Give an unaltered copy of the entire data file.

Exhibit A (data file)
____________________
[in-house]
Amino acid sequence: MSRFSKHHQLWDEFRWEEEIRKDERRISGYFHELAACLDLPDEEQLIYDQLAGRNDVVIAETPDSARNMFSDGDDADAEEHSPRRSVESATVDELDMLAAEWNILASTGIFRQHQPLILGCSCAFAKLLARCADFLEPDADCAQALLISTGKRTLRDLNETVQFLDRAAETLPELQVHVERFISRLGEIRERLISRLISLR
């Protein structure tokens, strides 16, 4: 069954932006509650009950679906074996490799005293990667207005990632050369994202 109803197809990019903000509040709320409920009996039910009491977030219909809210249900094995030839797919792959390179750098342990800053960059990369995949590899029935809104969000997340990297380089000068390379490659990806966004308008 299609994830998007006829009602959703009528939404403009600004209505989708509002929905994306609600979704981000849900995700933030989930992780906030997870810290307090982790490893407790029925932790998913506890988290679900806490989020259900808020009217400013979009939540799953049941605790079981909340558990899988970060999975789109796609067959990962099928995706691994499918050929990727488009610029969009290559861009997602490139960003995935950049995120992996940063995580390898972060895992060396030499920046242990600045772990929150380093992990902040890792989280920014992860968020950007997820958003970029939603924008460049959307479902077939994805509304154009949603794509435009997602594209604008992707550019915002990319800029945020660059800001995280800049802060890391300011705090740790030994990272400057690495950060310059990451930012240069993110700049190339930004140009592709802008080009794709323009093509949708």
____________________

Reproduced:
[in-house]
Amino acid sequence: MSRFSKHHQLWDEFRWEEEIRKDERRISGYFHELAACLDLPDEEQLIYDQLAGRNDVVIAETPDSARNMFSDGDDADAEEHSPRRSVESATVDELDMLAAEWNILASTGIFRQHQPLILGCSCAFAKLLARCADFLEPDADCAQALLISTGKRTLRDLNETVQFLDRAAETLPELQVHVERFISRLGEIRERLISRLISLR
């Protein structure tokens, strides 16, 4: 069954932006509650009950679906074996490799005293990667207005990632050369994202 109803197809990019903000509040709320409920009996039910009491977030219909809210249900094995030839797919792959390179750098342990800053960059990369995949590899029935809104969000997340990297380089000068390379490659990806966004308008 299609994830998007006829009602959703009528939404403009600004209505989708509002929905994306609600979704981000849900995700933030989930992780906030997870810290307090982790490893407790029925932790998913506890988290679900806490989020259900808020009217400013979009939540799953049941605790079981909340558990899988970060999975789109796609067959990962099928995706691994499918050929990727488009610029969009290559861009997602490139960003995935950049995120992996940063995580390898972060895992060396030499920046242990600045772990929150380093992990902040890792989280920014992860968020950007997820958003970029939603924008460049959307479902077939994805509304154009949603794509435009997602594209604008992707550019915002990319800029945020660059800001995280800049802060890391300011705090740790030994990272400057690495950060310059990451930012240069993110700049190339930004140009592709802008080009794709323009093509949708």